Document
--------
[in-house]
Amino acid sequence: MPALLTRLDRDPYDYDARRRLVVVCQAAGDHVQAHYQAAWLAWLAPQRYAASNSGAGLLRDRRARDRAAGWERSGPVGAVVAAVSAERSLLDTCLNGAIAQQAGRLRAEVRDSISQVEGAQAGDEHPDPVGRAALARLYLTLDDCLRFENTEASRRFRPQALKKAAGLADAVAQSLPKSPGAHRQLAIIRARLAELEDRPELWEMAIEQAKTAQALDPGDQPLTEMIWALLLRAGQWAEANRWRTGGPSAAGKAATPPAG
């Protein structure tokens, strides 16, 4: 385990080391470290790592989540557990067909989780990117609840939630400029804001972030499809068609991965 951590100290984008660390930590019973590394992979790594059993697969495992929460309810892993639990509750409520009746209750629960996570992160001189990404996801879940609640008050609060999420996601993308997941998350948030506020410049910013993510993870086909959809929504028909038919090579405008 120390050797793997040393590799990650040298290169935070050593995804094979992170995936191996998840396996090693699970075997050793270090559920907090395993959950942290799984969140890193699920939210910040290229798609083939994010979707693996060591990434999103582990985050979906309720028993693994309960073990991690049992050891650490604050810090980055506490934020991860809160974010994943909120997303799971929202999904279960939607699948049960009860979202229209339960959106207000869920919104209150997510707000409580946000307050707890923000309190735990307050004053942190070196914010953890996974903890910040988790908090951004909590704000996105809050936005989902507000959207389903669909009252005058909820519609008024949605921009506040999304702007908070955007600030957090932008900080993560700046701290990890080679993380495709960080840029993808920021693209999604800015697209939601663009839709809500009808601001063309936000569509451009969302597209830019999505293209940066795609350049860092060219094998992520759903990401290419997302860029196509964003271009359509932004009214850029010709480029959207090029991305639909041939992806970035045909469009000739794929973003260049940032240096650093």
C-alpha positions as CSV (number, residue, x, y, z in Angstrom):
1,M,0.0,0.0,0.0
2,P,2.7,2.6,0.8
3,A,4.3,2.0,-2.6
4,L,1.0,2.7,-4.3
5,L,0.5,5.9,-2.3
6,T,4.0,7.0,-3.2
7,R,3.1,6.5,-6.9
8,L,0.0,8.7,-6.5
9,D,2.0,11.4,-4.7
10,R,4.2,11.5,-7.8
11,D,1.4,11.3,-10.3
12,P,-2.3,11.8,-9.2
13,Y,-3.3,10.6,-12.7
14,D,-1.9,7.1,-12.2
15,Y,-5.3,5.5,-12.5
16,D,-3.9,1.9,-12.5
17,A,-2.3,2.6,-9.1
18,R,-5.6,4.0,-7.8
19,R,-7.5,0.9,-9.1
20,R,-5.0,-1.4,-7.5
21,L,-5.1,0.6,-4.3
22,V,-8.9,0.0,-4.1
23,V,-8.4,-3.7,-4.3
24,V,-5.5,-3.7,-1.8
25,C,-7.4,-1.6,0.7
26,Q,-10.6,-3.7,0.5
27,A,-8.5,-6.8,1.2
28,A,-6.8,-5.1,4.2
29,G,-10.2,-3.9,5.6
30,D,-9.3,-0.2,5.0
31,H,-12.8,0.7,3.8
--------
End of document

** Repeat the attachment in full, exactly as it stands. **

[in-house]
Amino acid sequence: MPALLTRLDRDPYDYDARRRLVVVCQAAGDHVQAHYQAAWLAWLAPQRYAASNSGAGLLRDRRARDRAAGWERSGPVGAVVAAVSAERSLLDTCLNGAIAQQAGRLRAEVRDSISQVEGAQAGDEHPDPVGRAALARLYLTLDDCLRFENTEASRRFRPQALKKAAGLADAVAQSLPKSPGAHRQLAIIRARLAELEDRPELWEMAIEQAKTAQALDPGDQPLTEMIWALLLRAGQWAEANRWRTGGPSAAGKAATPPAG
């Protein structure tokens, strides 16, 4: 385990080391470290790592989540557990067909989780990117609840939630400029804001972030499809068609991965 951590100290984008660390930590019973590394992979790594059993697969495992929460309810892993639990509750409520009746209750629960996570992160001189990404996801879940609640008050609060999420996601993308997941998350948030506020410049910013993510993870086909959809929504028909038919090579405008 120390050797793997040393590799990650040298290169935070050593995804094979992170995936191996998840396996090693699970075997050793270090559920907090395993959950942290799984969140890193699920939210910040290229798609083939994010979707693996060591990434999103582990985050979906309720028993693994309960073990991690049992050891650490604050810090980055506490934020991860809160974010994943909120997303799971929202999904279960939607699948049960009860979202229209339960959106207000869920919104209150997510707000409580946000307050707890923000309190735990307050004053942190070196914010953890996974903890910040988790908090951004909590704000996105809050936005989902507000959207389903669909009252005058909820519609008024949605921009506040999304702007908070955007600030957090932008900080993560700046701290990890080679993380495709960080840029993808920021693209999604800015697209939601663009839709809500009808601001063309936000569509451009969302597209830019999505293209940066795609350049860092060219094998992520759903990401290419997302860029196509964003271009359509932004009214850029010709480029959207090029991305639909041939992806970035045909469009000739794929973003260049940032240096650093």
C-alpha positions as CSV (number, residue, x, y, z in Angstrom):
1,M,0.0,0.0,0.0
2,P,2.7,2.6,0.8
3,A,4.3,2.0,-2.6
4,L,1.0,2.7,-4.3
5,L,0.5,5.9,-2.3
6,T,4.0,7.0,-3.2
7,R,3.1,6.5,-6.9
8,L,0.0,8.7,-6.5
9,D,2.0,11.4,-4.7
10,R,4.2,11.5,-7.8
11,D,1.4,11.3,-10.3
12,P,-2.3,11.8,-9.2
13,Y,-3.3,10.6,-12.7
14,D,-1.9,7.1,-12.2
15,Y,-5.3,5.5,-12.5
16,D,-3.9,1.9,-12.5
17,A,-2.3,2.6,-9.1
18,R,-5.6,4.0,-7.8
19,R,-7.5,0.9,-9.1
20,R,-5.0,-1.4,-7.5
21,L,-5.1,0.6,-4.3
22,V,-8.9,0.0,-4.1
23,V,-8.4,-3.7,-4.3
24,V,-5.5,-3.7,-1.8
25,C,-7.4,-1.6,0.7
26,Q,-10.6,-3.7,0.5
27,A,-8.5,-6.8,1.2
28,A,-6.8,-5.1,4.2
29,G,-10.2,-3.9,5.6
30,D,-9.3,-0.2,5.0
31,H,-12.8,0.7,3.8